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The Commodore Left Two Sons
—and America’s greatest fortune up to that time, some $100,000,000. The legal battle that followed, full of tarts and torts and turnabouts, might have been plotted by Dickens
April 1966 | Volume 17, Issue 3
The second clause, consisting of one brief paragraph, rapidly disposed of five of his eight daughters by giving to each of them outright 3250,0Oo in bonds of the Lake Shore and Michigan Southern Railroad Company. These were nice bonds to own, even without the picture of the Commodore which adorned them, but there may have been outbursts of filial indignation from the recipients, two of whom were already widows, when they and those husbands who were still living realized that this was all they were going to get.
The third clause took care of the three remaining daughters, and though they fared somewhat better than their sisters, they could well have been even more indignant. Their bequests of $300,000, $400,000, and $500,000, respectively, in five per cent government bonds, were securely tied up in trusts from which they were to receive only the income during their lives. Should they die without surviving issue, the principal would revert to the estate and thence to the residuary legatee “hereinafter named.” Not a penny would remain to console a surviving husband in his old age.
With the expectations of the daughters and their husbands written oft so neatly, the Commodore, without even deigning to start a new clause, proceeded to the seemingly more delicate and complex problem of deflating the hopes nourished for a lifetime by his younger son. Cornelius Jeremiah Vanderbilt, then in his late forties, had long been in disfavor with his father. The primary reason was not, perhaps, that he was a frequenter of the plush gambling houses and elegant brothels which flourished in that era of extreme feminine prudery, but probably because he had not inherited his parent’s zeal for making and holding money. Ever since young Cornelius could remember, he had been afflicted by a sense of the futility of financial enterprise. The insignificant positions he could obtain and the paltry sums he could earn by his own merits should, he felt, have been as embarrassing to his father as to himself. During the Commodore’s lifetime he had avoided such embarrassment by struggling manfully along on an allowance from home so miserably inadequate that he was frequently forced to borrow money from friends, acquaintances, and even strangers. But now, after his life had been irrevocably blighted by his father’s money, it seemed only fair that he share abundantly in the source of his misfortunes.
Alas, if the old Commodore had had any sympathy for this viewpoint, it was made apparent in his will only to the extent of preventing his son’s life from being further blighted by too much money. After setting up a comparatively modest trust fund of $200,000 in five per cent government bonds, he sternly cautioned his trustees that the income thereof was not to be paid over freely but was to be “applied” by them solely “to the maintenance and support of my son, Cornelius Jeremiah Vanderbilt, during his natural life.” Even this miserable pittance was hedged with restrictions, ft was only to be doled out if Cornelius’ behavior was exemplary. Furthermore, any attempt on the son’s part to anticipate, assign, or otherwise encumber this income would result in its being withdrawn from his use entirely. It would “thenceforth, during the residue of his natural life, belong to my residuary legatee.” But the crowning indignity was yet to come. “Upon the decease of my said son, Cornelius J.,” the will continued, “I give and bequeath the last mentioned $200,000 of bonds to my residuary legatee.”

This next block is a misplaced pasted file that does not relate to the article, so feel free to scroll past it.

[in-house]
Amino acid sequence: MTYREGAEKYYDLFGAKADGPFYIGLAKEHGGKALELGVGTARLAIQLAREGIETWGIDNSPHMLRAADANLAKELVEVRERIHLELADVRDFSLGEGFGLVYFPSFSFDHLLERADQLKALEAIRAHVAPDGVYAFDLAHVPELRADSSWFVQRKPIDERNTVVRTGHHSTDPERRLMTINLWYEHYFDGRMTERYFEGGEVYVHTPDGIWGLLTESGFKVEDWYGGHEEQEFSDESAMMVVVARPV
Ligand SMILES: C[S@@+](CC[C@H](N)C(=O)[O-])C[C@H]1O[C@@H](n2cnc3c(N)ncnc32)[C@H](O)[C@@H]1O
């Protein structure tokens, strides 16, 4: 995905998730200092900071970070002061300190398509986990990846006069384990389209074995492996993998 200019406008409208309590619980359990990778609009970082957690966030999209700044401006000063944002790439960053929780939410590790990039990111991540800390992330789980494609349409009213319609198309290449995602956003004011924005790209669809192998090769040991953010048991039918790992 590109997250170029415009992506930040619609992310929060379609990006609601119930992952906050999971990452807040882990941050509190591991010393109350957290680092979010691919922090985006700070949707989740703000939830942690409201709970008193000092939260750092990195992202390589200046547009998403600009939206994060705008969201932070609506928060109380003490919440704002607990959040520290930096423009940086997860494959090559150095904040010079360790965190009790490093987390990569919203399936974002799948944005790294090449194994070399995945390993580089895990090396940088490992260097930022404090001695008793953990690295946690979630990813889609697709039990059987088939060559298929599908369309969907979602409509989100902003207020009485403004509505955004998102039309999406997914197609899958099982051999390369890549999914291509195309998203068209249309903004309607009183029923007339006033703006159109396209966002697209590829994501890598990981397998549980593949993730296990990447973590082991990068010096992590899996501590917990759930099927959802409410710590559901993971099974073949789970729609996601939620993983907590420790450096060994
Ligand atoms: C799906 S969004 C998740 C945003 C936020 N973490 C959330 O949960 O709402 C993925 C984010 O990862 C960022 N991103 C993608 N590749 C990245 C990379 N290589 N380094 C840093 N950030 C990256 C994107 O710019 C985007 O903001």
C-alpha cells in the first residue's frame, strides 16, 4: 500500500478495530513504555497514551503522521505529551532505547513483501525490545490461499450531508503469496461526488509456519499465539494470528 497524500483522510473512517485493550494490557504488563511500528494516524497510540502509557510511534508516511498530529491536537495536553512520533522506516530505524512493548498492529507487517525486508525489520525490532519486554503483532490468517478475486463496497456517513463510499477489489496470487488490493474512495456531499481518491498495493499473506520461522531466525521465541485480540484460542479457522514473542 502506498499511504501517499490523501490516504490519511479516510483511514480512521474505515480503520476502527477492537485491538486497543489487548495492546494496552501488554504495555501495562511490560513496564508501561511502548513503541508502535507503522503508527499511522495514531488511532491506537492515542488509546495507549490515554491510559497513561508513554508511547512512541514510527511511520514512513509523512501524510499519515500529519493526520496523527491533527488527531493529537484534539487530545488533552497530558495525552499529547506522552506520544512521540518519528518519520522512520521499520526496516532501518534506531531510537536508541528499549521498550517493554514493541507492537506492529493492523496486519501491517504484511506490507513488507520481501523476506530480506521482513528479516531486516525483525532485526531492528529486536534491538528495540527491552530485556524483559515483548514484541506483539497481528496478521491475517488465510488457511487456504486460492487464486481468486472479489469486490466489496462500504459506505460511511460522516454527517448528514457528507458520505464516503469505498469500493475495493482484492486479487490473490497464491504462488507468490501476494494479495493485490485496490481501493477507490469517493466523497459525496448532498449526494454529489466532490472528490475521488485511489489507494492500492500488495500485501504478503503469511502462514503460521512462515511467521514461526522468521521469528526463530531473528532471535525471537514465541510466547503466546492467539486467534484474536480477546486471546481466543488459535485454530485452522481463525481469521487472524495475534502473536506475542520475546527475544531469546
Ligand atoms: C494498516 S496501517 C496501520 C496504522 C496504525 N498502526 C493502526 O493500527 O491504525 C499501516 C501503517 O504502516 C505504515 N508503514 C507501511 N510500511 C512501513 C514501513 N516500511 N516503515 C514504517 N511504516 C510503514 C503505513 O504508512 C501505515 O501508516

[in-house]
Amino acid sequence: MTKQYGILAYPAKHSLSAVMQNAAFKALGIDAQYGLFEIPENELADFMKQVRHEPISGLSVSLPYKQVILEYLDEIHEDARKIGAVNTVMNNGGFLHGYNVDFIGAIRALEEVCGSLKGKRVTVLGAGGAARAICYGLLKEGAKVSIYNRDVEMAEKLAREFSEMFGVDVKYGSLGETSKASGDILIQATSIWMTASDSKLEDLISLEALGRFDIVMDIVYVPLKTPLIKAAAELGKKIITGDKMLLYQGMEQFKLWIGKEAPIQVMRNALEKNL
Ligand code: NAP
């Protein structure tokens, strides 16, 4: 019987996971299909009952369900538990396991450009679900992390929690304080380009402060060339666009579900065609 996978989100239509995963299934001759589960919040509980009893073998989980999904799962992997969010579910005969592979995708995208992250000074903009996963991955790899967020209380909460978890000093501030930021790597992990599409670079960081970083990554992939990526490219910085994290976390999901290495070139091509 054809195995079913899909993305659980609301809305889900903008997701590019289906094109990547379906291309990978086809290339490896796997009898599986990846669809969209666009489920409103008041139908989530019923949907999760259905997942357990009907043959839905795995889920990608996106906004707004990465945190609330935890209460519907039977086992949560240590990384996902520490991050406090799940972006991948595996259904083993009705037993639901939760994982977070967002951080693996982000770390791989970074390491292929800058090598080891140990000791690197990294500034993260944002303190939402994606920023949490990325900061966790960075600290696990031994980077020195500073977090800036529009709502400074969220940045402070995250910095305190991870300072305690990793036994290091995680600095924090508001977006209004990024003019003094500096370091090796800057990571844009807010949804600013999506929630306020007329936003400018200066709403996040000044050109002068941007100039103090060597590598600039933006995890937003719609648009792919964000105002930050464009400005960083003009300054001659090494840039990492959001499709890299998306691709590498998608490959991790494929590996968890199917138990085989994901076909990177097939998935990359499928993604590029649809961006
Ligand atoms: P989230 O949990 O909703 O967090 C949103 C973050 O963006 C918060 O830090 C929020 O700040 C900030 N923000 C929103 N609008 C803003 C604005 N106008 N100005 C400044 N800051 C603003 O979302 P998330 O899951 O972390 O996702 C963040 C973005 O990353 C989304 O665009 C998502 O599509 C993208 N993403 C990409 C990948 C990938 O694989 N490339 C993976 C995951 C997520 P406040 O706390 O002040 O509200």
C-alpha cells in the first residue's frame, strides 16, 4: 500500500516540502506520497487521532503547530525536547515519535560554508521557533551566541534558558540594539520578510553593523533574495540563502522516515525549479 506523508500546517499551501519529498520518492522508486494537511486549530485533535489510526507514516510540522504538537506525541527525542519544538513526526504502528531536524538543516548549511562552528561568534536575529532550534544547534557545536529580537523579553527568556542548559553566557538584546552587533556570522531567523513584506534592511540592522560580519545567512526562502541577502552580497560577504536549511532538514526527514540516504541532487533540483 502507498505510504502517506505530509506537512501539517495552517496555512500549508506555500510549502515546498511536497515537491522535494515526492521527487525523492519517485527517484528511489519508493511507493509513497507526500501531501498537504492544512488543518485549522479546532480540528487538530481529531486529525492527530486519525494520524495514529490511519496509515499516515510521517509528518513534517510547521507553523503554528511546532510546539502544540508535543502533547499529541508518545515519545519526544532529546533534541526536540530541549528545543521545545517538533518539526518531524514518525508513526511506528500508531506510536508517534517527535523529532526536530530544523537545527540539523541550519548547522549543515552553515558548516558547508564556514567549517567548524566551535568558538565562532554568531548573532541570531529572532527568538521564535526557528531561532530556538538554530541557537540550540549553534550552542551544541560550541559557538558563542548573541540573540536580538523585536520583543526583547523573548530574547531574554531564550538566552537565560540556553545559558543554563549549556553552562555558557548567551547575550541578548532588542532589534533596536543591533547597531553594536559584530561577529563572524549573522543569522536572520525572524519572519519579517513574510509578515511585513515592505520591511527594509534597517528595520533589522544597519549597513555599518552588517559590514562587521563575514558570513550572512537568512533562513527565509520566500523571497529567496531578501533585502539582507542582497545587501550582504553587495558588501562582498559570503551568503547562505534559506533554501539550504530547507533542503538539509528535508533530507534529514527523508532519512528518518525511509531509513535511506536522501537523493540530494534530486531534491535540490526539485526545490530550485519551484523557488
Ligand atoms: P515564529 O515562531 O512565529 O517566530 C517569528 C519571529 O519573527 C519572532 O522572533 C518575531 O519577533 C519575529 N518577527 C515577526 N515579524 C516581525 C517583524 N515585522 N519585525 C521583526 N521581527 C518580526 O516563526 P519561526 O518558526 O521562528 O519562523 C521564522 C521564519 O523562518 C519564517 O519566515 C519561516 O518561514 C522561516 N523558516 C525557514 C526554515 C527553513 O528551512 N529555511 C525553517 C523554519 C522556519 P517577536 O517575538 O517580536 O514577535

The residuary legatee, as everyone could guess by now, was none other than Cornelius’ elder brother, William Henry. This industrious plodder, who scrupulously avoided the haunts of gentlemen, had impressed his father with his reverence for money and his real talent for holding on to it. Cornelius detested him. But he was to be one of the trustees to whom Cornelius would be accountable for his behavior, and this was utterly intolerable.
Next were several clauses devoted to minor bequests to twenty-two assorted relatives and friends of sums ranging from $4,000 to $50,000, and totalling less than $300,000. Then came the grand climax in the eighth clause, which in its entirety reads as follows: All the rest, residue, and remainder of the properly and estate, real and personal, of every description, and wheresoever situated, of which I may be seized or possessed, and to which I may he entitled at the time of my decease, I give devise, and bequeath unto my son, William H. Vanderbilt, his heirs, executors, administrators and assigns, to his and their own use forever.
Perhaps the full majesty of these redundant legal phrases cannot be properly appreciated without the knowledge that the “residue and remainder” to which they refer was still a little more than one hundred million dollars. The will was dated January 9, 1875, and it was signed, with an awesome abbreviation of testator’s Christian name, “C. Van Derbilt,” a variation of the old Dutch spelling that he favored.
In a codicil made six months after the original will was written, the Commodore took some $11,000,000 worth of New York Central stock away from his residuary legatee, but that step brought no comfort to his eight daughters and his wayward son. If anything, it was the touch needed to complete their humiliation, for this quite significant little bundle of stock was divided among four of ths testator’s sixteen grandsons. Five million went to his namesake and favorite, Cornelius Vanderbilt II, and two million to each of the other three. All were sons of the residuary legatee, William Henry Vanderbilt.